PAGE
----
Same for identity theft. If you have your identity stolen, and the criminal makes bogus purchases in your name in another state, local authorities might tell you to report in that other state, which is about as helpful as a microwave lasagna in a power outage (#Hermine).

However, the FBI is the head agency for investigating and defending us from cyberattacks. But again, they are generally after looking for the big threats, and not so much worried about the little guy or gal.

A story over the weekend shows the citizens of Florida getting some help at the state level. Attorney General Pam Bondi took down a tech company called Client Care Experts based out of Boynton Beach that was defrauding “clients” out of millions of dollars.

The alleged fraud consisted of the following scenario. They would infect a user’s PC with malware, and a pop-up message would alert the “victim” to call tech support immediately. That call would be routed to the Client Care Experts’ call center where the sales people would charge them $250.00 to clean the computer.

Unfortunately, as with a lot of scams, these individuals are more than likely targeting our large elderly population, and that makes the situation even more dastardly.

With the court order to shut down the company in place that should keep any future victim safe while the matter is thoroughly investigated and the hammer of justice pummels these fellows (if guilty, of course).

“Floridians rely on computers to communicate with family and friends, make purchases and conduct business, and when scammers target these devices they can scare and frustrate consumers, especially our seniors. That is why we are working diligently to identify and stop tech scams targeting Floridians,” Bondi said.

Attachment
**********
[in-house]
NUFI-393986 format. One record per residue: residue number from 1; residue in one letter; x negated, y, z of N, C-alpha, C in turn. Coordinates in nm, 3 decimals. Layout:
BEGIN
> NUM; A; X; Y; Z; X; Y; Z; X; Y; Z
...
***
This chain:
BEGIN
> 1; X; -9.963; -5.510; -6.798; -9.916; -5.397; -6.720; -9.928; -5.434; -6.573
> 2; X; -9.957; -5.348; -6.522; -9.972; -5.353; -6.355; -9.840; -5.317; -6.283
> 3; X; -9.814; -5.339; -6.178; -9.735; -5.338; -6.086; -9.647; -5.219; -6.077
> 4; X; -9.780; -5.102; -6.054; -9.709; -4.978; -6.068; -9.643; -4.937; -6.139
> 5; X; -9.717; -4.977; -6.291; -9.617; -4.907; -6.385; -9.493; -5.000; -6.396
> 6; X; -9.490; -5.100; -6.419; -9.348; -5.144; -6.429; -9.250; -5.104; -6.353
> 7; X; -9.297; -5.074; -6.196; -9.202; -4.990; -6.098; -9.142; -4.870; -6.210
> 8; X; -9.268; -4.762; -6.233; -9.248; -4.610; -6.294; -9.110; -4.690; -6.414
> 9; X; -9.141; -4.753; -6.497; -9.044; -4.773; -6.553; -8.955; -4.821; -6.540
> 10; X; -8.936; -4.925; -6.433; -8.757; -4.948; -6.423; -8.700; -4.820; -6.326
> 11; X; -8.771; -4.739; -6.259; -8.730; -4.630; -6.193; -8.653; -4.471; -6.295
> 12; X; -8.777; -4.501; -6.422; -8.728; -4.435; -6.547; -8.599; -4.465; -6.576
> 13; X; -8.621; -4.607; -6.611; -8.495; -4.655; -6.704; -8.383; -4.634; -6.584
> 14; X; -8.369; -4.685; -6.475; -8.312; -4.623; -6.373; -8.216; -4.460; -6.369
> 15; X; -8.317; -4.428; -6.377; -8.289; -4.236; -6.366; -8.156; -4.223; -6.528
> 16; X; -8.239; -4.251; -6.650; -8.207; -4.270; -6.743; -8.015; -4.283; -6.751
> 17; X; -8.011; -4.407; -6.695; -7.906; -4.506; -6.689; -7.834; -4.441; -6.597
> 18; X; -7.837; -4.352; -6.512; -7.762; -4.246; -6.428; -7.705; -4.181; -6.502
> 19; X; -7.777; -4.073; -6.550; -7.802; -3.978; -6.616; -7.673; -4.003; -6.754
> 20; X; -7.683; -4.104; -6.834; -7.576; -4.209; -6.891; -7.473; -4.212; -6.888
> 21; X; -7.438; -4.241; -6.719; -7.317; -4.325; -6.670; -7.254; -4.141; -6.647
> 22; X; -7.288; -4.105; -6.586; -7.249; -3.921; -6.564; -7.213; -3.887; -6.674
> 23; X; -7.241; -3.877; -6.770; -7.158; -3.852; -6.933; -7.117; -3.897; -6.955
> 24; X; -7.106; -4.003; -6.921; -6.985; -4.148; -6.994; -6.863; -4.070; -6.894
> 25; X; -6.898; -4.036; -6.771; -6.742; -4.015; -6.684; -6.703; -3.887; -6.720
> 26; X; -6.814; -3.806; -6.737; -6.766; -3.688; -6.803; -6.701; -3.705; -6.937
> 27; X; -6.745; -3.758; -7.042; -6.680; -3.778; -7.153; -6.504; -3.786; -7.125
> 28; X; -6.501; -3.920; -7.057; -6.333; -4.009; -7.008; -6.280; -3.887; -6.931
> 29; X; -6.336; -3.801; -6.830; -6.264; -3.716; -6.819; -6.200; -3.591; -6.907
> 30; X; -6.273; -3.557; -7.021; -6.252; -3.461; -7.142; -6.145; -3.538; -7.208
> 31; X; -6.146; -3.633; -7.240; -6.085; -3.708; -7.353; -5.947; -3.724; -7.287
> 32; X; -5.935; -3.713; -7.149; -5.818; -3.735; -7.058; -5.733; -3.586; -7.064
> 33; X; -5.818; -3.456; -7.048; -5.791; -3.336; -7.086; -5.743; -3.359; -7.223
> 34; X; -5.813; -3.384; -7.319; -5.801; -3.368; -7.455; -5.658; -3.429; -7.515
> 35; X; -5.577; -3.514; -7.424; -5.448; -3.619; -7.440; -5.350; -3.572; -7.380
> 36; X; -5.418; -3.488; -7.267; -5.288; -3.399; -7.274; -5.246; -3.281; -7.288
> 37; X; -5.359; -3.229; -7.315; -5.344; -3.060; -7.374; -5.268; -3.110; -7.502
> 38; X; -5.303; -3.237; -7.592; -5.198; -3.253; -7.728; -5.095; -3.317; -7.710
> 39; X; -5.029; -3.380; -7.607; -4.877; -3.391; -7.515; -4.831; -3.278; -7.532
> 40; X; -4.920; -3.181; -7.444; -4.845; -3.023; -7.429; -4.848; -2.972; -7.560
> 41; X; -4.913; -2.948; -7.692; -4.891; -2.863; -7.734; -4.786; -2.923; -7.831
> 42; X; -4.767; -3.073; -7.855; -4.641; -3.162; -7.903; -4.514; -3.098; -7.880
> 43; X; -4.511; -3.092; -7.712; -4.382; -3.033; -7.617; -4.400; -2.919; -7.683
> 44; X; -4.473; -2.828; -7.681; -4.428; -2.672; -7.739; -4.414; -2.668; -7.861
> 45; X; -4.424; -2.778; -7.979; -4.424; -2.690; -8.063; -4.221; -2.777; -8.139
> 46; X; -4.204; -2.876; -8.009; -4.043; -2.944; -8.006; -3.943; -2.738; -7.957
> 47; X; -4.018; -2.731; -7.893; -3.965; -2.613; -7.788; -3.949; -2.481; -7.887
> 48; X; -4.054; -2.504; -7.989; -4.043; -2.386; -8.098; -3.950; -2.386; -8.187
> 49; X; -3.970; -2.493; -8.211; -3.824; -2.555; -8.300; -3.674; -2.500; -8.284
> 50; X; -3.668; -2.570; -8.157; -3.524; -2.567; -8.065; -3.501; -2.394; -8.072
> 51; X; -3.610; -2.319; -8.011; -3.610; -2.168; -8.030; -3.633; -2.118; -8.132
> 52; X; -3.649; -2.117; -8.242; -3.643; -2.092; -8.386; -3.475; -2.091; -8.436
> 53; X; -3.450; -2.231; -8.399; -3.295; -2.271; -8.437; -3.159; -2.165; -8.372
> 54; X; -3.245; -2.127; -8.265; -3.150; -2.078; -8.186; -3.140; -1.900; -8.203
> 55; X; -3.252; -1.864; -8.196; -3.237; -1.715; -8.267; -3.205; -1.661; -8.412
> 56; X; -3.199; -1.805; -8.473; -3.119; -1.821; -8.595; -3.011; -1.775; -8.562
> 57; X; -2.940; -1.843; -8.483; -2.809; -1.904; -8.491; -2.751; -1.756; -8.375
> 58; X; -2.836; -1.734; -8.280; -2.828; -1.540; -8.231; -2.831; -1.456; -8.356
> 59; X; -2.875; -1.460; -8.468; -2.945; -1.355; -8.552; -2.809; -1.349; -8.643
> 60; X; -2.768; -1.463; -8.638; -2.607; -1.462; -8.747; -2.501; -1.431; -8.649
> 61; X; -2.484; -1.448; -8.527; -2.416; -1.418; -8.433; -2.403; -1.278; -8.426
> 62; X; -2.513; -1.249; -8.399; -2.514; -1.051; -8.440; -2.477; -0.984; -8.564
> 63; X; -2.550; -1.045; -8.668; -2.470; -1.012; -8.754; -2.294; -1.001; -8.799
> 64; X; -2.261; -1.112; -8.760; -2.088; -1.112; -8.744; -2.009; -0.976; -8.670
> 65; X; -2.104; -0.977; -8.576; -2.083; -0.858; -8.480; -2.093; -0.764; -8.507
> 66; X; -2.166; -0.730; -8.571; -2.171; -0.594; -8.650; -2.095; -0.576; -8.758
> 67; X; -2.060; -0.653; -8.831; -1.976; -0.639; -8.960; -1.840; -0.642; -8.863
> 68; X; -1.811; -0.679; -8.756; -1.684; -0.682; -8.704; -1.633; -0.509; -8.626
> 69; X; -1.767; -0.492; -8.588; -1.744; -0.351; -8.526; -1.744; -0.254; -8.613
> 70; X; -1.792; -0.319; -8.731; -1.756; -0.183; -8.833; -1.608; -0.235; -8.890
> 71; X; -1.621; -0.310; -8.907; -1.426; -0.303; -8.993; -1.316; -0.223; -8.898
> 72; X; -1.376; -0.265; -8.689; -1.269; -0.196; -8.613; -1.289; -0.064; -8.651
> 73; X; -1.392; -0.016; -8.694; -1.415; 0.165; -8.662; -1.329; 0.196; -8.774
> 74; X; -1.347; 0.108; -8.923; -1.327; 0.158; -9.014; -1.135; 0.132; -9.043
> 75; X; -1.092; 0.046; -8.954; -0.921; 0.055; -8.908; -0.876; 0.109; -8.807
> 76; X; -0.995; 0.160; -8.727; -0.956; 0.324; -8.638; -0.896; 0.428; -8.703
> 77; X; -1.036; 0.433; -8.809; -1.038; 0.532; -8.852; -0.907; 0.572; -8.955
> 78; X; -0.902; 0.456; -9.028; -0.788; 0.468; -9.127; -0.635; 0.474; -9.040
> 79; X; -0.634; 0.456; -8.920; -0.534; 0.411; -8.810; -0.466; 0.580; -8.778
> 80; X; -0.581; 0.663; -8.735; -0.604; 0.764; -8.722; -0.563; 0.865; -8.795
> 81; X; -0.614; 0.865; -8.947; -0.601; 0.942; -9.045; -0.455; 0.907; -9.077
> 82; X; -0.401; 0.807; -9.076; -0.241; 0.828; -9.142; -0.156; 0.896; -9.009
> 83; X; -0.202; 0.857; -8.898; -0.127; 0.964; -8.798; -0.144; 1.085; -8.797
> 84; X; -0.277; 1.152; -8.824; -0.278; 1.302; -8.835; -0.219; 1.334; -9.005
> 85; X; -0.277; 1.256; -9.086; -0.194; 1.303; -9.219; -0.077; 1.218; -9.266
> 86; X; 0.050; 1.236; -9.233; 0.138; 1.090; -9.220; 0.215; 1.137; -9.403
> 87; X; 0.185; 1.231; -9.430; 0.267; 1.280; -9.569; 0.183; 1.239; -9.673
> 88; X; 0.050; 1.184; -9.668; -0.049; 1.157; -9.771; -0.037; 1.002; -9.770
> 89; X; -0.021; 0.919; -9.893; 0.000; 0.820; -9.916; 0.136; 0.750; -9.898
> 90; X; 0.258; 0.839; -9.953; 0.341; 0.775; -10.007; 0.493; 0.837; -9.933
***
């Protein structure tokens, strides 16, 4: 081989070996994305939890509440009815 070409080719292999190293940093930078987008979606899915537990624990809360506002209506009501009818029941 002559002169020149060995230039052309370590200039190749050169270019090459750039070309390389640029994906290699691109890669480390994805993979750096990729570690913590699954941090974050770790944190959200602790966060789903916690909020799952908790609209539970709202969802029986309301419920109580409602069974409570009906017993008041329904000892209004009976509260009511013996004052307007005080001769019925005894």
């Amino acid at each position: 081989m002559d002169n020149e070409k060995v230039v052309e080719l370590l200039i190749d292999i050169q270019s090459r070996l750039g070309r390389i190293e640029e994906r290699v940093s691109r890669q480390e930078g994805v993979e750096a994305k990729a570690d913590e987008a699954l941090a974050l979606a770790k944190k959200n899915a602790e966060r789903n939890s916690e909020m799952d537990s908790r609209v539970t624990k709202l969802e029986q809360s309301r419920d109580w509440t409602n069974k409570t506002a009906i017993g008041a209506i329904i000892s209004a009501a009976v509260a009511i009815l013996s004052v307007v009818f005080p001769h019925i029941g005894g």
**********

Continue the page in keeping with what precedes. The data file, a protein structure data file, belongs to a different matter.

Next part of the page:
Online threats are becoming more and more persistent so it is nice to hear about someone fighting the good fight and some of these criminals getting caught.

As a reminder — if someone calls you about remoting into your computer, hang up and consult your IT professional. Do not click on links or files in emails that look suspicious; keep your security products (firewall, anti-virus, and anti-spam software) up to date, utilize two-factor authentication with financial institutions.

And — last but not least — keep passwords complicated. Stay safe out there.

___

Blake Dowling is CEO of Aegis Business Technologies. His columns are publishing by several organizations. You can reach him at dowlingb@aegisbiztech.com.

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Bob Sparks: Is Team Bondi ready for battle?

Florida Attorney General Pam Bondi is reluctantly moving onstage in the 2016 presidential campaign. With the national polls tightening between Donald Trump and Hillary Clinton, her advocates are looking for ways to change the narrative.

Who can blame them? With the drip, drip, drip of damaging revelations surrounding the email investigation and foreign donations to the Clinton Foundation, they need to spin the story that Trump and his foundation also behave badly.

Trump University is that opportunity. The Clinton side and publications such as the Washington Post, are trying to sow the seeds of a story that Bondi was, in effect, bribed by a $25,000 contribution from Trump’s foundation.

Team Clinton has a high mountain to climb. First, they are hawking a case that Trump gave Bondi the donation for her 2014 re-election in exchange for not investigating Trump University.

Another reason this is gaining more traction is the $2,500 fine paid to the IRS by the foundation. Political contributions from charitable foundations are not permitted.

Bondi readily admits she solicited the donation. Trump also hosted a fundraiser at his Mar-a-Lago mansion in South Florida on March 14, 2014. Former New York Mayor Rudy Giuliani, GOP bigwigs, and plenty of lobbyists helped bring in the cash $3,000 at a time.

The question is simple. Did Bondi refuse to investigate Trump U in return for a donation and a fundraiser?

This is how things work in the attorney general’s office: The office takes in complaints or fields calls on the fraud hotline. The appropriate internal entity is notified.